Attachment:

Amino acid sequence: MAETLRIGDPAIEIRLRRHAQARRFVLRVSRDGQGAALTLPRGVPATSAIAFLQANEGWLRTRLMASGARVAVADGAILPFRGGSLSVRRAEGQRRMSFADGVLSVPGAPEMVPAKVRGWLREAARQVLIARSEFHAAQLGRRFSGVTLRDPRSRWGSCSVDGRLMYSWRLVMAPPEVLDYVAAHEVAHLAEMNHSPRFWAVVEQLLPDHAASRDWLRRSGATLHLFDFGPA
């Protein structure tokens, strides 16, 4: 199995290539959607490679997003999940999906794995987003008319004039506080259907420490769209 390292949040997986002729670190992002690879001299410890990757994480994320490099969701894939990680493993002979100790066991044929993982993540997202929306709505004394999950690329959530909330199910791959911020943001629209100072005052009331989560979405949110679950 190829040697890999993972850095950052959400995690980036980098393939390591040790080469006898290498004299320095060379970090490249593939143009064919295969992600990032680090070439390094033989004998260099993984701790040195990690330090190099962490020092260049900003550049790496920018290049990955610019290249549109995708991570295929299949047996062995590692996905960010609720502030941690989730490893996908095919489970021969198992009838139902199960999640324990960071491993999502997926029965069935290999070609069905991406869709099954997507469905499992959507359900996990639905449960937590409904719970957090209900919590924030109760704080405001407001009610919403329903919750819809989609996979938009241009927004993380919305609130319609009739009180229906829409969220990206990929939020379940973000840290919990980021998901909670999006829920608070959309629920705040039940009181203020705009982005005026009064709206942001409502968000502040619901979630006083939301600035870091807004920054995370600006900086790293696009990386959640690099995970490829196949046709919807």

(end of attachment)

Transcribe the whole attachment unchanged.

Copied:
Amino acid sequence: MAETLRIGDPAIEIRLRRHAQARRFVLRVSRDGQGAALTLPRGVPATSAIAFLQANEGWLRTRLMASGARVAVADGAILPFRGGSLSVRRAEGQRRMSFADGVLSVPGAPEMVPAKVRGWLREAARQVLIARSEFHAAQLGRRFSGVTLRDPRSRWGSCSVDGRLMYSWRLVMAPPEVLDYVAAHEVAHLAEMNHSPRFWAVVEQLLPDHAASRDWLRRSGATLHLFDFGPA
């Protein structure tokens, strides 16, 4: 199995290539959607490679997003999940999906794995987003008319004039506080259907420490769209 390292949040997986002729670190992002690879001299410890990757994480994320490099969701894939990680493993002979100790066991044929993982993540997202929306709505004394999950690329959530909330199910791959911020943001629209100072005052009331989560979405949110679950 190829040697890999993972850095950052959400995690980036980098393939390591040790080469006898290498004299320095060379970090490249593939143009064919295969992600990032680090070439390094033989004998260099993984701790040195990690330090190099962490020092260049900003550049790496920018290049990955610019290249549109995708991570295929299949047996062995590692996905960010609720502030941690989730490893996908095919489970021969198992009838139902199960999640324990960071491993999502997926029965069935290999070609069905991406869709099954997507469905499992959507359900996990639905449960937590409904719970957090209900919590924030109760704080405001407001009610919403329903919750819809989609996979938009241009927004993380919305609130319609009739009180229906829409969220990206990929939020379940973000840290919990980021998901909670999006829920608070959309629920705040039940009181203020705009982005005026009064709206942001409502968000502040619901979630006083939301600035870091807004920054995370600006900086790293696009990386959640690099995970490829196949046709919807």